You Made That Outta What? A Semi-Comprehensive Guide to Fabric – Part 3 Cotton Duck

And…we’re back! How often do we take the ordinary for granted; do we see the tools and necessary items in  our life as routine and take no notice? Whether it’s a pair of high tops, one of those trendy little zipper bags, the sails in your winds, or even the seat cushions on your lawn furniture, Duck is a whole lot more than you think. A close cousin to Duck Tape, their stories converge in an interesting way. So let’s dive into the history of this popular utilitarian fabric that’s getting some mileage these days.

Earlier, we talked about “Plain” weave. You’ll recall that’s the weave most of us are familiar with, over/under/over/under and so forth. Cotton Duck is known also as duck cloth, duck canvas, or just plain duck. The name comes from a Dutch word doek meaning cloth, any of a broad range of strong, durable, plainwoven fabrics including linen, made originally from tow yarns and later from either flax or cotton. Oh, clever you! Good job! You were paying attention. In my last post, we learned that toile also means cloth, and was sometimes stretched as a canvas.

But this is a Dutch thing, not a French thing.

Cotton was added to the name so it would not be confused with linen. Linen originated in the 18th century. Canvas Duck is no spring chicken either, having been in use for centuries. Despite its rough texture and common look, it’s no stranger even among the gentry.

Most people recognize canvas, but tend to pigeon hole its uses. More than just shopping bags, tents, awnings and sails, canvas duck has also been used in the clothing industry from high top basketball shoes to high fashion. Duck is a remarkable fabric. It’s easily dyed and takes printing well, making it versatile. No stranger to home decor, duck is a favorite for making slipcovers as it’s durable, and easily washed and dried. I love the fact that duck can be dyed, inked, printed, even painted on. The creative opportunities for customizing duck in an upholstery or home decor application make it undeniably attractive. You’ll find duck/canvas in a wide selection of indoor and indoor/outdoor styles.

**Before there’s any confusion, cotton duck and duck canvas are different. Cotton duck is a smoother, very soft weave. Duck canvas, you’ll quickly note, is rougher and stiffer, more at home, not at home but working hard. Cotton duck as lighter weight. There is also cotton duck is mid-grade weight for use in upholstery projects where more strength, but still softness is required. Duck does soften with use, so even coarser, heavier grade duck will soften with  use.

Cotton/Canvas Duck Fabric Features and Benefits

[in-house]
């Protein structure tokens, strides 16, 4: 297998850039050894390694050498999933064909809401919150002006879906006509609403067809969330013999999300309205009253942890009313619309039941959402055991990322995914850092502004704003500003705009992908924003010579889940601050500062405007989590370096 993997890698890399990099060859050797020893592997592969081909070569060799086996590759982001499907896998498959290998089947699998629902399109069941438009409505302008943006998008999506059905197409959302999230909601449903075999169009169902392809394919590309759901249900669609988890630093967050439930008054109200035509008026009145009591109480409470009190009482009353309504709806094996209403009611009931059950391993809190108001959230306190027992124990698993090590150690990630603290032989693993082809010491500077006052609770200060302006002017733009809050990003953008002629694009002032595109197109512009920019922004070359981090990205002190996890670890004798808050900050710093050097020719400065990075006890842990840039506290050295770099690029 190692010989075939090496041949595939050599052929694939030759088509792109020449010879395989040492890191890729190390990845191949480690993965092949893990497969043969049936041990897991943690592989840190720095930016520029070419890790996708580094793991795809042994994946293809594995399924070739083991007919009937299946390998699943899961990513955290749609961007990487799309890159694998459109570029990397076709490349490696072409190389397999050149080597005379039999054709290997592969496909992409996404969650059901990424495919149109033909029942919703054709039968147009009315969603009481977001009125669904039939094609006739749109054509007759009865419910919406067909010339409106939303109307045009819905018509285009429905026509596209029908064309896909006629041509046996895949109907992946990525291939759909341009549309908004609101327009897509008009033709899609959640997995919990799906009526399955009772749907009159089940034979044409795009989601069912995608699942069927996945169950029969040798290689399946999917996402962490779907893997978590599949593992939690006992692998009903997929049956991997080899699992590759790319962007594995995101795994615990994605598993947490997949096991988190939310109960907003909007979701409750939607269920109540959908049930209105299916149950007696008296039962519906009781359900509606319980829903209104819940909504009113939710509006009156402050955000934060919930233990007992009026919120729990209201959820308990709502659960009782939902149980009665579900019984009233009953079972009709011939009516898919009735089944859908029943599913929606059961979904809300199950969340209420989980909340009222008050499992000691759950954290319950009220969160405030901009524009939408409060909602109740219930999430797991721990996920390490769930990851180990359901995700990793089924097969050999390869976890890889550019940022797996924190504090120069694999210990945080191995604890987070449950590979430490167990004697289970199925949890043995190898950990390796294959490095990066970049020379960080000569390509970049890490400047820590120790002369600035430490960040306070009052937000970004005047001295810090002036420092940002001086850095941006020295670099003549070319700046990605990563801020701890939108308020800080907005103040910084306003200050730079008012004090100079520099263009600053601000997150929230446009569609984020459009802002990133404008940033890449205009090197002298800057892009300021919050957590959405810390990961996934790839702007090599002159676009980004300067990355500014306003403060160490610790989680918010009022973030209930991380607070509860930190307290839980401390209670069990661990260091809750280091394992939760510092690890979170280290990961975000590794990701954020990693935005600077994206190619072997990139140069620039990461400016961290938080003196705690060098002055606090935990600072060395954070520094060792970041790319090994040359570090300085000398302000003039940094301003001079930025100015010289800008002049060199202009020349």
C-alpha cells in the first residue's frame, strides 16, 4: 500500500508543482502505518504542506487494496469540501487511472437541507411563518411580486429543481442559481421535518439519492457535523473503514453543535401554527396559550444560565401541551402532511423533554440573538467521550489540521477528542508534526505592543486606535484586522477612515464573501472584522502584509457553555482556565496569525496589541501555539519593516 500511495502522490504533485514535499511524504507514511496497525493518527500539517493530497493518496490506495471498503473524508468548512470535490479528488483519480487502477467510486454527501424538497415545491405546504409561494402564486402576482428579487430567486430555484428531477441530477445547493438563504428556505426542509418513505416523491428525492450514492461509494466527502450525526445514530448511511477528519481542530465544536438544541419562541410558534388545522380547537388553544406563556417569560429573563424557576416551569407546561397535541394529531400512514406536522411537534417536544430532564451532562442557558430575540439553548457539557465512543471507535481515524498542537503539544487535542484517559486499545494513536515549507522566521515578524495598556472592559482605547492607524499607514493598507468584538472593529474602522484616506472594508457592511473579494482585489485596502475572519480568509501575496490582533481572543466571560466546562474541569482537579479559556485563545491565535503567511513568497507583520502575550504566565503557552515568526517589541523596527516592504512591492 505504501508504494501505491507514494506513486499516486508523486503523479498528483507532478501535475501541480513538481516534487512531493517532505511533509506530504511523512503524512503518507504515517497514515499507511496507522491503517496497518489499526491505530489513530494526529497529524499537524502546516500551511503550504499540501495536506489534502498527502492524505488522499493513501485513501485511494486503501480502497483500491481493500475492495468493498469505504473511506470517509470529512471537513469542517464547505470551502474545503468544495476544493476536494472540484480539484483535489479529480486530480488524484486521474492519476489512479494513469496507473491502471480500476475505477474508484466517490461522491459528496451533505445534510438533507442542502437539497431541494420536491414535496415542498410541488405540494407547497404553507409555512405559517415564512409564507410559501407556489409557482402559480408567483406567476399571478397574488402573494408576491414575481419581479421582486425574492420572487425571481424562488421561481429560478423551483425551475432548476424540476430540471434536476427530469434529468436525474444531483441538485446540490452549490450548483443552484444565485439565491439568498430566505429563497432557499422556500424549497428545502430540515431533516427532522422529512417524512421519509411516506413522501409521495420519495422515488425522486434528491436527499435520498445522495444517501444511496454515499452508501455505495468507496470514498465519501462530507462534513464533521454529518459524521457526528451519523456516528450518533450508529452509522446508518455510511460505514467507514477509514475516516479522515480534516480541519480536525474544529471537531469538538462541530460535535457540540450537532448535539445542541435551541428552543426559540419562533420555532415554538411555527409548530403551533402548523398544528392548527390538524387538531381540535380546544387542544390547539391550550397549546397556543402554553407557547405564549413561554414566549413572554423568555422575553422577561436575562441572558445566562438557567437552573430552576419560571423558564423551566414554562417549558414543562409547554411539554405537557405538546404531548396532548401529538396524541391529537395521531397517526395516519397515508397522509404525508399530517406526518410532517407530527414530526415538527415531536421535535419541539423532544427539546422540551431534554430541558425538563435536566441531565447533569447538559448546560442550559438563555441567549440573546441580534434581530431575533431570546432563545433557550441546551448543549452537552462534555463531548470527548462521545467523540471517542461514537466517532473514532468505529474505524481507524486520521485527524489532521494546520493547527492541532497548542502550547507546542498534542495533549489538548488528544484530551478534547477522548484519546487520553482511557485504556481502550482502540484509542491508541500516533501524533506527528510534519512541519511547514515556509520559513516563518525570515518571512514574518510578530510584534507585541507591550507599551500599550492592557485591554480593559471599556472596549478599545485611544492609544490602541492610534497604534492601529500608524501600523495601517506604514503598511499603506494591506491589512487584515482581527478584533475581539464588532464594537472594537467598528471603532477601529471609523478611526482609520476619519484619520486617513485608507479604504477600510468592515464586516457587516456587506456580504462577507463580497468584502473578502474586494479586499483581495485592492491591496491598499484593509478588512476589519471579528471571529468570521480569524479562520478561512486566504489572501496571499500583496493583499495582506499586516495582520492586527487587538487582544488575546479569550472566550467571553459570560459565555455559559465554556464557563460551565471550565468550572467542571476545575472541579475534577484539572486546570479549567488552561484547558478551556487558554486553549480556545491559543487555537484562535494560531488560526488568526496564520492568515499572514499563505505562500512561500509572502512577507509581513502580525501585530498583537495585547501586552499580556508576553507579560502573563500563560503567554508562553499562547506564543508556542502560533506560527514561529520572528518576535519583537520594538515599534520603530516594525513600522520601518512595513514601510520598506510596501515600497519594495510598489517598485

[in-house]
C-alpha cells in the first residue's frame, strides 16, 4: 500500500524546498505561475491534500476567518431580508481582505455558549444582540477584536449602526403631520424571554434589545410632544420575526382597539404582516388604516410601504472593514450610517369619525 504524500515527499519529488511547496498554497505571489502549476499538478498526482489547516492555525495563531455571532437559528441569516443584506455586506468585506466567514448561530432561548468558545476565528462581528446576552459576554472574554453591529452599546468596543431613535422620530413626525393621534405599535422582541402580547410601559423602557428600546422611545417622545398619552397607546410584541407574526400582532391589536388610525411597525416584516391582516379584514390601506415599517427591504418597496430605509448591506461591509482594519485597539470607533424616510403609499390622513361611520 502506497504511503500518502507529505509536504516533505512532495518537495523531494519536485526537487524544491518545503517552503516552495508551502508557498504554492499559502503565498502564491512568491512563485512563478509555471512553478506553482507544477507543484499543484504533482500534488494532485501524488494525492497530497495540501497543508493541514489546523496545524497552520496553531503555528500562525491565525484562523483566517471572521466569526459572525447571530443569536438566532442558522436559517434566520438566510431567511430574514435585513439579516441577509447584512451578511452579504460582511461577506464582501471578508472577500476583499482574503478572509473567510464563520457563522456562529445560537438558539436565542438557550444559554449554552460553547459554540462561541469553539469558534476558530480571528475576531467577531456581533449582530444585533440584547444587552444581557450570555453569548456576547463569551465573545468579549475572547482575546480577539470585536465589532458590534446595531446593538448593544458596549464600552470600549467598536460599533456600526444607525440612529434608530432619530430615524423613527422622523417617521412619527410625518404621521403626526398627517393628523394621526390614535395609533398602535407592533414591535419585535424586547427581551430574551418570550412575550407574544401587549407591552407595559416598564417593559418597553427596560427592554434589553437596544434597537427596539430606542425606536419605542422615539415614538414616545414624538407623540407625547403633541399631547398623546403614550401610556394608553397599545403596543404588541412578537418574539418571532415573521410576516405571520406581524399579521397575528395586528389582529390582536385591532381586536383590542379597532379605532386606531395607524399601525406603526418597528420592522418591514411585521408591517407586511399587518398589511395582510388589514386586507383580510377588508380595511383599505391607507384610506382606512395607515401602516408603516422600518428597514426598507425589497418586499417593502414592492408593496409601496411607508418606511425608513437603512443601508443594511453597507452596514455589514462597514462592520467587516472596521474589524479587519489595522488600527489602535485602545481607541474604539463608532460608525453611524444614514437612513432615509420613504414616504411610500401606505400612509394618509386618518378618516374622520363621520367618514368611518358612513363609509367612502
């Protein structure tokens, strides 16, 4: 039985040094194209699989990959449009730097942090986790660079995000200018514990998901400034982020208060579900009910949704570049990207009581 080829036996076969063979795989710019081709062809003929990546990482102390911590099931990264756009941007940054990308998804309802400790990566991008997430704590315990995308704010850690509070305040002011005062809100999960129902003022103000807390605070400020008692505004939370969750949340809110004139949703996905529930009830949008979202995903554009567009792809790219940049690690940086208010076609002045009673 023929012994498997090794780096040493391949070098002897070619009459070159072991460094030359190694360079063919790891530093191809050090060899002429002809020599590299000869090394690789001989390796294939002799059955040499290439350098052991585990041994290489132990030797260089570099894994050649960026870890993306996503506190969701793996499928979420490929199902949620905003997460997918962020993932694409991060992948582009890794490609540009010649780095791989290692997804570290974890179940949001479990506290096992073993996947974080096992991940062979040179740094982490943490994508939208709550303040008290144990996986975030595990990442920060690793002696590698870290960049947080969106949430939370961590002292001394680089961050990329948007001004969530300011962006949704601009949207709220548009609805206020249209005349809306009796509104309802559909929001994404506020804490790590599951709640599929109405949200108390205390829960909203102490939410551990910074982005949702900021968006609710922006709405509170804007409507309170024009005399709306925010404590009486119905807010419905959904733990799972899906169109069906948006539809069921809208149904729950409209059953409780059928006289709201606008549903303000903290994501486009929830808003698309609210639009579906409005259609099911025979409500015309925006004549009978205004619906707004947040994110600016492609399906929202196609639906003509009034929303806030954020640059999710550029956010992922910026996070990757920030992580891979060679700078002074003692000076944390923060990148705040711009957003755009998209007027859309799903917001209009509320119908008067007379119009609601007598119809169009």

One look and feel of duck quickly reveals how useful it is.

  • plain woven and not a specialty item
  • Comes in off-white originally but can be dyed
  • Can be inked or painted on
  • Multiple grades from lightweight (graded  12) to heavy utility weight (1)
  • Strong threads give it really solid strength and durability on high use items
  • Can be washed and dried
  • Low maintenance
  • It has a relatively smooth surface that won’t snag or tear (Cotton Duck).
  • Second only to leather for super duty work wear (Canvas Duck), it blocks the wind. A good reason to use it for tents too!
  • Not flame retardant (Canvas Duck), it is somewhat burn resistant and won’t melt like nylon or other synthetics when exposed to high heat or sparks.

I mentioned that duck tape and duck canvas are kissing cousins. So”duck” tape, according to Brittanica, is older than you think. It predates what we think of duck or duct tape by nearly 50 years. Tape, by definition has nothing to do with adhesives. Tape simply means a strip of cloth. Duck, going back to our definition “doek“, is cloth or canvas. Duck tape has been used in various building applications such as bridge building dating back to pre-20th century to strengthen and provide waterproofing/protection to cables, pipes, and so on, by applying an adhesive coating.

Duck tape, the kind we know, was the brainchild of Johnson & Johnson contracted during WWII to design a product that would keep ammunition dry in the field. It was originally made much like its predecessor by coating cotton duck with adhesive. It was later renamed duct tape when it was found to be a choice product in the HVAC industry for sealing and waterproofing duct work.

There. Now you know!

Consider duck for your next project. Its versatility, weight availability and durability makes it an excellent choice that will give you years of use. Look for an upcoming project using lightweight duck in Zig-Zag Lipstick to create chair cushions and matching placemats.

Until then, sew ‘n piece my friends.